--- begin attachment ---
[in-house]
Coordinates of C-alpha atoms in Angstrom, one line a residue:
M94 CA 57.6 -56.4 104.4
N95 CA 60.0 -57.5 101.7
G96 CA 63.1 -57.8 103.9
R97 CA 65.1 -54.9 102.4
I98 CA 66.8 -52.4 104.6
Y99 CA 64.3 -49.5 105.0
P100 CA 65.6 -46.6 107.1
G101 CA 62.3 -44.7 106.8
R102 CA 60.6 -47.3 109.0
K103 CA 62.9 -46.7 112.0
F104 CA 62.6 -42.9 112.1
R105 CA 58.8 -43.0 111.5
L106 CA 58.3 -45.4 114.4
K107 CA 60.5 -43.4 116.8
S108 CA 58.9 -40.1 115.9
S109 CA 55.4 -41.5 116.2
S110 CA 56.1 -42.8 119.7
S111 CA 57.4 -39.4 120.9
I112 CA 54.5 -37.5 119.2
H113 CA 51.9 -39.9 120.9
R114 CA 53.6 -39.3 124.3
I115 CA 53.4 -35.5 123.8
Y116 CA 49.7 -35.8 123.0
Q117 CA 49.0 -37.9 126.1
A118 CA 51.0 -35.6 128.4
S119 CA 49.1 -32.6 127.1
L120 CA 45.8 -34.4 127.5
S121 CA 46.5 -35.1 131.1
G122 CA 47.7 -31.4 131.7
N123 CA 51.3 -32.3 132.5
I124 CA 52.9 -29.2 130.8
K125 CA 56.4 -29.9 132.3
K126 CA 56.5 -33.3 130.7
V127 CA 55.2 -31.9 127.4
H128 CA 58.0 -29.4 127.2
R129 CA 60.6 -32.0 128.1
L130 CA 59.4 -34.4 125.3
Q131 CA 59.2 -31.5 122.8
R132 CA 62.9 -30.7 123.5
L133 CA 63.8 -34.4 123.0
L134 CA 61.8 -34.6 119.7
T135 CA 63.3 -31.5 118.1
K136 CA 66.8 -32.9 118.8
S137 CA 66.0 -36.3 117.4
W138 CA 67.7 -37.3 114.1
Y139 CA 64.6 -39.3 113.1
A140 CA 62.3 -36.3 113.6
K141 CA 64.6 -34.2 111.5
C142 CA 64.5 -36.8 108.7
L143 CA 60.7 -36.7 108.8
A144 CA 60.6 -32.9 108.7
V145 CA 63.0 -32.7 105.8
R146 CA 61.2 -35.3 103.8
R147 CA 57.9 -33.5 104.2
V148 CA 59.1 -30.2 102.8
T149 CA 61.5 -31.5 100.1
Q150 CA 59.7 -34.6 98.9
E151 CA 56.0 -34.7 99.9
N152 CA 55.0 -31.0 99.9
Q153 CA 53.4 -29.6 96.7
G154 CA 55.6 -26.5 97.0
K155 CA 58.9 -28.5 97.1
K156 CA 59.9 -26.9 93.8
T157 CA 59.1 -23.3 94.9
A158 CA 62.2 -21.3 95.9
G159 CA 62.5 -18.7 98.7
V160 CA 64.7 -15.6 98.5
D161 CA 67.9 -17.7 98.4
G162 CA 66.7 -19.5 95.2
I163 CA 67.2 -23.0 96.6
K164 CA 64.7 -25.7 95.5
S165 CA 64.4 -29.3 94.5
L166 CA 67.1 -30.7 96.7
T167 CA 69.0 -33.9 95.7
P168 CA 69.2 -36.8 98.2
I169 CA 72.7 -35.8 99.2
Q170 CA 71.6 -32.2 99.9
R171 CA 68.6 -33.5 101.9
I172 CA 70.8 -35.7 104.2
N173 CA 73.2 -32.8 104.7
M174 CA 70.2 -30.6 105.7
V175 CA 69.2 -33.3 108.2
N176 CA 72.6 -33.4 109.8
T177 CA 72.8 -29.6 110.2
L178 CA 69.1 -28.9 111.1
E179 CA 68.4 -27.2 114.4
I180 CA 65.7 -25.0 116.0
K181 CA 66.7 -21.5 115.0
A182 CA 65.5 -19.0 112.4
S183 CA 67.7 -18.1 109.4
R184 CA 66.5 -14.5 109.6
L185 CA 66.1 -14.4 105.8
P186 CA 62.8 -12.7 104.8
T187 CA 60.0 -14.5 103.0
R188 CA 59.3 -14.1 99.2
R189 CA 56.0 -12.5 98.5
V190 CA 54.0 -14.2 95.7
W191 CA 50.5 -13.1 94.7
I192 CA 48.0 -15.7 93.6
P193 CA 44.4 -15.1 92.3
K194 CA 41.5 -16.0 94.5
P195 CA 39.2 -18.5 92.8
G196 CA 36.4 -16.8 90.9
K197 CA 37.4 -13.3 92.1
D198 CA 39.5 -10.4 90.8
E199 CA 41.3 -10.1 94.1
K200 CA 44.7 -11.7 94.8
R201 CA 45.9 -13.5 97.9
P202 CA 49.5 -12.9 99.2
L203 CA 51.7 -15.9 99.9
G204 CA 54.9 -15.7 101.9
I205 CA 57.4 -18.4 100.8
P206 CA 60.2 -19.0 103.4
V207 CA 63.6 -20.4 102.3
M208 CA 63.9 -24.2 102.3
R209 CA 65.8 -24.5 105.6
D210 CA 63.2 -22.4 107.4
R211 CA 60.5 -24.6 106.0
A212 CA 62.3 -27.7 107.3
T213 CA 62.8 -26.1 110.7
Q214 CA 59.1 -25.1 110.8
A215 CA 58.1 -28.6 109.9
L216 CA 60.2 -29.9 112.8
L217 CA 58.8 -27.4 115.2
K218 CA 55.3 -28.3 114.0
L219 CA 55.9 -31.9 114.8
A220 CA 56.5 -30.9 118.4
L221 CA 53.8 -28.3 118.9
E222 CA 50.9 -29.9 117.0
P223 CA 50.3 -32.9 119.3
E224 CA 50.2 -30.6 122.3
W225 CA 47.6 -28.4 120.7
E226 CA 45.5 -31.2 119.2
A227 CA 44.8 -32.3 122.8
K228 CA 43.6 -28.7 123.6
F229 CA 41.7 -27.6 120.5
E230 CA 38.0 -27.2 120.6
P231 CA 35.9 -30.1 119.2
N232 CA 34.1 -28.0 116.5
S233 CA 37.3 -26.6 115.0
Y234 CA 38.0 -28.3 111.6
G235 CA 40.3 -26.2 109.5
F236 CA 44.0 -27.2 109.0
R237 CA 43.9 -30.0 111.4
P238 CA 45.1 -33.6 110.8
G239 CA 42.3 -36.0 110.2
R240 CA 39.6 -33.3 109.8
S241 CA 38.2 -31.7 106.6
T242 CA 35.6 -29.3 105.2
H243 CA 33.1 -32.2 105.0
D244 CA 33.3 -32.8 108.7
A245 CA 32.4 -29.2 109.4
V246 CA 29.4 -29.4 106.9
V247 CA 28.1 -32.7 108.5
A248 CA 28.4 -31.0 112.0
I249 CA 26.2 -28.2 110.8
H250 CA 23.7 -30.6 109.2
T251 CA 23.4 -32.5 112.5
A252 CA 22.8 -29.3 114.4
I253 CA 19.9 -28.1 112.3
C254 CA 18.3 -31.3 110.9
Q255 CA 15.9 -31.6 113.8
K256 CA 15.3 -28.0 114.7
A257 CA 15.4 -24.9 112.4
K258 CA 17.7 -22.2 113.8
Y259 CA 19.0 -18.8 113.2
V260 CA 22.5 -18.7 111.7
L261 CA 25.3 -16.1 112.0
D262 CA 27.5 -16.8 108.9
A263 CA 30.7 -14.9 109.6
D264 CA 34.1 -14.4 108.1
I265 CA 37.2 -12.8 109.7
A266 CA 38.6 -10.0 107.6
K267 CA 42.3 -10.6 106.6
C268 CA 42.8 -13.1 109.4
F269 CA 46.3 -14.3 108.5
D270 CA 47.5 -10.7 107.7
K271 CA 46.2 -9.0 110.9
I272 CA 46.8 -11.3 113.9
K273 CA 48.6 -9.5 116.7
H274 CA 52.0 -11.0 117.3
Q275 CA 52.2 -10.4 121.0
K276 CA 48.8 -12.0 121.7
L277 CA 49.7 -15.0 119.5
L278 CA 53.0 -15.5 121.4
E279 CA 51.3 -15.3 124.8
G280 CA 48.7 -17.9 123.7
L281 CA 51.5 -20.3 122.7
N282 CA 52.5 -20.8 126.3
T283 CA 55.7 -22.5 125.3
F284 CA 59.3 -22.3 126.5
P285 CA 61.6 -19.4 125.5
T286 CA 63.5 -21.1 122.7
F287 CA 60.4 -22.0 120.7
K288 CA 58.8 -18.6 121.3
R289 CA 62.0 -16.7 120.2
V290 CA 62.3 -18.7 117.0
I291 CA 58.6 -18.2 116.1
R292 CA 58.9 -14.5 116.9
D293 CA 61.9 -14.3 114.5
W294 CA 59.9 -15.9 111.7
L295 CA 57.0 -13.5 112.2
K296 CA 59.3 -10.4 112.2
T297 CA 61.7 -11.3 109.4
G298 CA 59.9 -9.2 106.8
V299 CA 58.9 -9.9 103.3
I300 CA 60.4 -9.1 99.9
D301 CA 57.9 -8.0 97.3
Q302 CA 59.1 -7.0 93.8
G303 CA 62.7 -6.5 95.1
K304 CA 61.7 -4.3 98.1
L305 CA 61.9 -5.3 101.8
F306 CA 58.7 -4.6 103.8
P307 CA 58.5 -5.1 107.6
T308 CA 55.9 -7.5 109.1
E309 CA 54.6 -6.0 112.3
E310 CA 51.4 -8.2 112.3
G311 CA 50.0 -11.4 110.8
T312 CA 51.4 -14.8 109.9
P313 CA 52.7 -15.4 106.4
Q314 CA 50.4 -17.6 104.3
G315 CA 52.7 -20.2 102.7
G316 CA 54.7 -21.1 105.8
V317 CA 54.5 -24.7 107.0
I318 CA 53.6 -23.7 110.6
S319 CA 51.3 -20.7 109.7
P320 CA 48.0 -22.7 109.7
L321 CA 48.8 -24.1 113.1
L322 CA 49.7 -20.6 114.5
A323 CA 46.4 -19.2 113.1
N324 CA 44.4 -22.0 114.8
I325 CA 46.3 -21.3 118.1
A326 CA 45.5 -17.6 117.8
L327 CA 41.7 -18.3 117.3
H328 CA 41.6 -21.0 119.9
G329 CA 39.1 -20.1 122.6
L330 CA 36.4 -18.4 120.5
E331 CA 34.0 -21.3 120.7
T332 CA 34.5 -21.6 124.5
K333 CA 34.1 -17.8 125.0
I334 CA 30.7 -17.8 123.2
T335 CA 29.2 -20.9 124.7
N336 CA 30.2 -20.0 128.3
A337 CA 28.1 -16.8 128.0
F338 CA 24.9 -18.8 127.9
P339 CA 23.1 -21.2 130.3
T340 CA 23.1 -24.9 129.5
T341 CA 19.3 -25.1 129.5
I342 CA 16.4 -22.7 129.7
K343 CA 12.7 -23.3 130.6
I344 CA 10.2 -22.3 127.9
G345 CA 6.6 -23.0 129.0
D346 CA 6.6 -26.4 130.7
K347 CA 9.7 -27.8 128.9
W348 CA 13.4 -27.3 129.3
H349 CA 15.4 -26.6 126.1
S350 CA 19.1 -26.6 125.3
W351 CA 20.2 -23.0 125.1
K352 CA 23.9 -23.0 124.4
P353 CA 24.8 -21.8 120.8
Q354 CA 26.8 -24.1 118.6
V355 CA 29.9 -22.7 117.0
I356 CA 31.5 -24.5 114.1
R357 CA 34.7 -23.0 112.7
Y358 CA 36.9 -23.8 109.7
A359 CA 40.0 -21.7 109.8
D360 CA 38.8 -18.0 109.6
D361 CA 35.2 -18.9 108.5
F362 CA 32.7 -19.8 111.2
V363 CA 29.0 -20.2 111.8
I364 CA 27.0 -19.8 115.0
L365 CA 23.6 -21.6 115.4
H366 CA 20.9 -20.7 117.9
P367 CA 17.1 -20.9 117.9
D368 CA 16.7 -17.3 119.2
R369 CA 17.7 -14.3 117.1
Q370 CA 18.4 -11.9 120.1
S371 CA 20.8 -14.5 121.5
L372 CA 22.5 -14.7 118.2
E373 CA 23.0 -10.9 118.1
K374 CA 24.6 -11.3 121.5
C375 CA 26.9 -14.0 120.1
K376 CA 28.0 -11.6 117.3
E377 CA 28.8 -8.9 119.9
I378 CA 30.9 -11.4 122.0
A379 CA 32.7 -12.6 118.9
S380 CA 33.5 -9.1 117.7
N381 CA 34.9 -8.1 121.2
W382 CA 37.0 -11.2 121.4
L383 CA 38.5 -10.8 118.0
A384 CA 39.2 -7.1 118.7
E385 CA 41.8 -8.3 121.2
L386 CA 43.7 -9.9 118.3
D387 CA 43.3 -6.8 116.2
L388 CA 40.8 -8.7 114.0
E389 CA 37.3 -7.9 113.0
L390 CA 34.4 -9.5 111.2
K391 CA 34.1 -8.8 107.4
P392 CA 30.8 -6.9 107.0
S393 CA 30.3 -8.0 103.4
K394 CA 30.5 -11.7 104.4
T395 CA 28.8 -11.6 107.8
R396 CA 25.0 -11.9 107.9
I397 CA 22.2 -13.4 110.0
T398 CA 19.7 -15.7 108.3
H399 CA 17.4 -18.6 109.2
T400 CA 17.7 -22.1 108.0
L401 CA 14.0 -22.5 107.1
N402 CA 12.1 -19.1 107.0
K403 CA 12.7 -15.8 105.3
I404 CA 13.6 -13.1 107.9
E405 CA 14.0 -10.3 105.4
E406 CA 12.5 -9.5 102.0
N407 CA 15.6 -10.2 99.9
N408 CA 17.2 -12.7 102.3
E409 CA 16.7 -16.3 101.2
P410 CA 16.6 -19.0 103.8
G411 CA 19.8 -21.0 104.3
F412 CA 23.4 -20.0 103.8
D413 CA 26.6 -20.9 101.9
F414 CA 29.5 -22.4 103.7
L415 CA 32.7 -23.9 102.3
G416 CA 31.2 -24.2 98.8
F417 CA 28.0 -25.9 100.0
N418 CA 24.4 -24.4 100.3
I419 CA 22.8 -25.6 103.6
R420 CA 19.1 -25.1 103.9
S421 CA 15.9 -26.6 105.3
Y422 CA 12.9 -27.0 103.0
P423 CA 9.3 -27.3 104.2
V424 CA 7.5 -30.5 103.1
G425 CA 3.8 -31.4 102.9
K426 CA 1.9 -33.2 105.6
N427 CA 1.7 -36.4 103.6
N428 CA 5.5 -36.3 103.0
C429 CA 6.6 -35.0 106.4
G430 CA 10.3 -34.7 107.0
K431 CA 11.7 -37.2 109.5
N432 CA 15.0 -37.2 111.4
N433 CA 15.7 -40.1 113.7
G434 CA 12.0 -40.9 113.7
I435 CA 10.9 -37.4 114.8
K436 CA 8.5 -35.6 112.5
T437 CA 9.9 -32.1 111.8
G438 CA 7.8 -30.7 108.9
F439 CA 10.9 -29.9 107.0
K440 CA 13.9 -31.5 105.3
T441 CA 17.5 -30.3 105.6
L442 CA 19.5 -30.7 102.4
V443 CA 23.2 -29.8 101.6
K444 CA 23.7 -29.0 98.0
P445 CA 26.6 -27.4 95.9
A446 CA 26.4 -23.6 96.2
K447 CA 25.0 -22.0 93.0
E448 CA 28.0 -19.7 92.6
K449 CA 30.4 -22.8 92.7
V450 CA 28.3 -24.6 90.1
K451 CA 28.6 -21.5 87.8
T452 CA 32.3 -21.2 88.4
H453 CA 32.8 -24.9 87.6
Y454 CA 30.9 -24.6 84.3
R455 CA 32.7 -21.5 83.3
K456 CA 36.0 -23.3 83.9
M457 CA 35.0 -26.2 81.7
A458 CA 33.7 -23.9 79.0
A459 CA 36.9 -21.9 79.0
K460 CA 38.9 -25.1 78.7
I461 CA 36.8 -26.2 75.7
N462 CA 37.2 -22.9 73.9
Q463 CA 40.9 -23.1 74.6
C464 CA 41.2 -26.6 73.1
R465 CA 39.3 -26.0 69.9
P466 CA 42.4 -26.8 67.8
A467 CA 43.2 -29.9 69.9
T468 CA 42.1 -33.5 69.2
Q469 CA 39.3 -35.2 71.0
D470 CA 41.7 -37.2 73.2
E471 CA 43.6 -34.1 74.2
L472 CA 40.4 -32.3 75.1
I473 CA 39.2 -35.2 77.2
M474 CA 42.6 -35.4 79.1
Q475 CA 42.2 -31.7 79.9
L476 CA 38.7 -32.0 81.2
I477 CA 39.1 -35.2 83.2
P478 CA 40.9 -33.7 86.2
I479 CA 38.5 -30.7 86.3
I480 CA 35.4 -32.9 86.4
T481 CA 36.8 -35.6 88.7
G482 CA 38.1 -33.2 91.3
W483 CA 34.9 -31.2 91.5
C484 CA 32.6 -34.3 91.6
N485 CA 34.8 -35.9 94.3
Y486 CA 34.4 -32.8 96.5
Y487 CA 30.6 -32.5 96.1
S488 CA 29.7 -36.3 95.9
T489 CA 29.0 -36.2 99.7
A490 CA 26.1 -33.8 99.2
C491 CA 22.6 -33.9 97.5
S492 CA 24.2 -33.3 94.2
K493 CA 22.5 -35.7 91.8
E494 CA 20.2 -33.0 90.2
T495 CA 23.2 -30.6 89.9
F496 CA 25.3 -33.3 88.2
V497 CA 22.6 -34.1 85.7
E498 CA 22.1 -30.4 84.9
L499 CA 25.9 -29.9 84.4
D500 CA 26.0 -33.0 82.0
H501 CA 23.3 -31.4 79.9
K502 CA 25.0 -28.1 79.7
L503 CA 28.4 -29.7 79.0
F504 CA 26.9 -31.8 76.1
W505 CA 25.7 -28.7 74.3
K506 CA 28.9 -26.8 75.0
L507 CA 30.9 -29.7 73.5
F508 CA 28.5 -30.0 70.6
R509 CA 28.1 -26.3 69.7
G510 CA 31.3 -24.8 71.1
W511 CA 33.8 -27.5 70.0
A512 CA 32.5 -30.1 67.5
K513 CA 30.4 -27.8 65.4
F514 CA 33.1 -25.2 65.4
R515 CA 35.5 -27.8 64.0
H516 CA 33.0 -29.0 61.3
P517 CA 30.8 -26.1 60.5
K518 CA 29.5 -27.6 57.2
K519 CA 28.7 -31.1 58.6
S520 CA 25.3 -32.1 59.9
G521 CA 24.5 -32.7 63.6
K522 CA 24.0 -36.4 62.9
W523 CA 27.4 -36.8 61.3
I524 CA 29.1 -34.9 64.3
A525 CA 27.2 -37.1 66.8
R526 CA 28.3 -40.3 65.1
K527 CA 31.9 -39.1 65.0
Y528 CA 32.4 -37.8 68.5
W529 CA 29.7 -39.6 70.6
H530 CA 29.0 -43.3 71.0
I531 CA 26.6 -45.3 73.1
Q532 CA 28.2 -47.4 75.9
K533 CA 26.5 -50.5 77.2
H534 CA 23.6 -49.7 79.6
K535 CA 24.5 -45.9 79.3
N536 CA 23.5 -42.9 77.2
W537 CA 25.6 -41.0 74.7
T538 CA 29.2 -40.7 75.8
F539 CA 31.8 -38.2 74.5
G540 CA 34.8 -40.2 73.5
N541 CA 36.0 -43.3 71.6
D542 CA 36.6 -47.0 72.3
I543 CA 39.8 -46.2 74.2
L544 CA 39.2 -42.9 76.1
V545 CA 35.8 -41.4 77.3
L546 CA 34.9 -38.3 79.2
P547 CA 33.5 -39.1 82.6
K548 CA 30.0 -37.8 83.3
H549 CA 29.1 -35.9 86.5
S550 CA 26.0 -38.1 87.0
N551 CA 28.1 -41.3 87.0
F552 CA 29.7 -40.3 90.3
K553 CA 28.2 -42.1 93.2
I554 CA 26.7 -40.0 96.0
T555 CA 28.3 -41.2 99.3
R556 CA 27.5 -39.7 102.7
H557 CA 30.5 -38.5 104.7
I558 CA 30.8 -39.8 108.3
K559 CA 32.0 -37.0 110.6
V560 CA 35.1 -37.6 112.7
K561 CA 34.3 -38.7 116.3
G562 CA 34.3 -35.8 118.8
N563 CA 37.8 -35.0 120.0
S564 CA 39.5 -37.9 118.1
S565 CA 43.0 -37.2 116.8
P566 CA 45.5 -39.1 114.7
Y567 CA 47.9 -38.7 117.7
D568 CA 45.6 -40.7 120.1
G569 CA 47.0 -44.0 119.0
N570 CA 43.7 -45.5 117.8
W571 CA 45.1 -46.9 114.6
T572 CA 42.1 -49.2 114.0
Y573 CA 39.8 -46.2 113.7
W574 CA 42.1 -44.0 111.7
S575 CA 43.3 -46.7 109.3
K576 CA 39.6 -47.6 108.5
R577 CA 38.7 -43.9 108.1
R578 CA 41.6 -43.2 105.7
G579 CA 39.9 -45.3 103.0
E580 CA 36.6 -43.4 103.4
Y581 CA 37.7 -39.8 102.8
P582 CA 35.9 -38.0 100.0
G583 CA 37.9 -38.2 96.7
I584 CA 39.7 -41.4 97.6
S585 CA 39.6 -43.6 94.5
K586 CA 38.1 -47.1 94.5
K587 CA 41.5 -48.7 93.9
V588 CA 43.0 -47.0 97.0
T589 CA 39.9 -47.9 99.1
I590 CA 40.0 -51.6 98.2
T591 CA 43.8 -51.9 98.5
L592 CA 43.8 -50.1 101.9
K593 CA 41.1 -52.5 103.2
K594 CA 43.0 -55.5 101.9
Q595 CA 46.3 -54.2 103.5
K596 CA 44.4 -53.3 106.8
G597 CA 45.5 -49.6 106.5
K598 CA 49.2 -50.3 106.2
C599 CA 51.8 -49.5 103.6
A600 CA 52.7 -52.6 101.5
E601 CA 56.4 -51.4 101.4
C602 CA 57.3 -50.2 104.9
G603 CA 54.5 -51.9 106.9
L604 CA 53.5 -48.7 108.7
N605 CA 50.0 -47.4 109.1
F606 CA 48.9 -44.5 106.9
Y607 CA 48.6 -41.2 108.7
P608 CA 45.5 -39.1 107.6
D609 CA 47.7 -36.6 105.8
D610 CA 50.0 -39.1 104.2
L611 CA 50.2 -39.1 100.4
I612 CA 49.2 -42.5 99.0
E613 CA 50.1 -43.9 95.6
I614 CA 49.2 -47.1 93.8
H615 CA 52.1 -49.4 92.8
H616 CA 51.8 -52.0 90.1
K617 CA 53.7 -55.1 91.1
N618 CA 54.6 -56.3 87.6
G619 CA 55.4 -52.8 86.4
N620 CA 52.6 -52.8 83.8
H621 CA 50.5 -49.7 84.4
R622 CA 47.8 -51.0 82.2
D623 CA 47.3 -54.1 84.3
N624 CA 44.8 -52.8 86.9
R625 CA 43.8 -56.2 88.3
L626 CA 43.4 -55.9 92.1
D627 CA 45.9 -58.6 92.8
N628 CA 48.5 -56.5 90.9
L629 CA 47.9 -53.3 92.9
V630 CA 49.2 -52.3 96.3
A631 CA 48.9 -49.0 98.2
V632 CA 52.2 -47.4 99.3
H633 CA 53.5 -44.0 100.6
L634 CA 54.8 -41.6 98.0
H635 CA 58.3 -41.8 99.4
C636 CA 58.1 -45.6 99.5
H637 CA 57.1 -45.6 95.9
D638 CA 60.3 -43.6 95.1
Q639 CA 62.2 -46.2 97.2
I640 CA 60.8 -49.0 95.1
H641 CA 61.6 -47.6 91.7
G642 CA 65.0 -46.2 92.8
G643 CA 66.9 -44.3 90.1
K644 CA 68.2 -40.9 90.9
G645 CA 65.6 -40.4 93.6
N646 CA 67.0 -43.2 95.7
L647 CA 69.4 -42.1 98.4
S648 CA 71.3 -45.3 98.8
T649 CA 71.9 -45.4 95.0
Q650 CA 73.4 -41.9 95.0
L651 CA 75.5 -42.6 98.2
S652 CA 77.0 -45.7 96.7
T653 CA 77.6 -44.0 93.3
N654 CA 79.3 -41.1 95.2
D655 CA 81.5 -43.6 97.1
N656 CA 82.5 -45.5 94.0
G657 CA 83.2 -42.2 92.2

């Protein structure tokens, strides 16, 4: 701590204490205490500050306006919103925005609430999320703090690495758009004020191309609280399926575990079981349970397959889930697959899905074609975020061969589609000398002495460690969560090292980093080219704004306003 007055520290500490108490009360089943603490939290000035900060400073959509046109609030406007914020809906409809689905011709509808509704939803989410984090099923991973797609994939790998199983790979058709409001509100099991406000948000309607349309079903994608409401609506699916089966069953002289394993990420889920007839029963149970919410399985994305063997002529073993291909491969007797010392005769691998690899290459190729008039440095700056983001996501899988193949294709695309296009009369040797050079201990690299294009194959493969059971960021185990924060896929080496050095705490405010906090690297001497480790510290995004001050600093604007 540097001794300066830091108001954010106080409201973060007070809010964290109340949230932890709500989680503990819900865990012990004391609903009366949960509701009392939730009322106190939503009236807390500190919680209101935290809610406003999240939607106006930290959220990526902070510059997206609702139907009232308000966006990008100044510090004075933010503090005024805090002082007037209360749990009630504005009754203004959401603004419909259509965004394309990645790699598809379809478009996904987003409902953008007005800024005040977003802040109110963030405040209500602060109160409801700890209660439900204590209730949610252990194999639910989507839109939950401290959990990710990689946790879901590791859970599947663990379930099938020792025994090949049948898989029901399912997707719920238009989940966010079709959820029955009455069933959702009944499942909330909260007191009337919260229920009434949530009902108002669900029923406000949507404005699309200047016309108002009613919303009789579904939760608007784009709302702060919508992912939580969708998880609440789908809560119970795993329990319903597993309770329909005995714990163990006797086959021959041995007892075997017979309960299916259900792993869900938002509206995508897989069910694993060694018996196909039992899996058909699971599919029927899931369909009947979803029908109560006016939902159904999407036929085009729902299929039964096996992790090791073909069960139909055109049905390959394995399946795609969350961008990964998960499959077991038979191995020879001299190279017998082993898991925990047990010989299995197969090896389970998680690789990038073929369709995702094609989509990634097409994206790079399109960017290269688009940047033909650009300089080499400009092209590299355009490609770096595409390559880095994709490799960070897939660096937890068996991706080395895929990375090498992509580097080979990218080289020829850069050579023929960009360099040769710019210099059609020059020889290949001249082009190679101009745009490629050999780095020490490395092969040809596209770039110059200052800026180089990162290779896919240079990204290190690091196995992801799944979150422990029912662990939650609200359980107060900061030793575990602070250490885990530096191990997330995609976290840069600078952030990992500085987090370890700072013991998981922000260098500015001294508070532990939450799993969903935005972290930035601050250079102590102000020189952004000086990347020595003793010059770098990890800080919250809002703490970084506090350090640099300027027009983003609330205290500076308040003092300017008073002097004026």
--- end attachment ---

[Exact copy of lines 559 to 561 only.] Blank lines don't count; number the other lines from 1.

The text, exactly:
Q650 CA 73.4 -41.9 95.0
L651 CA 75.5 -42.6 98.2
S652 CA 77.0 -45.7 96.7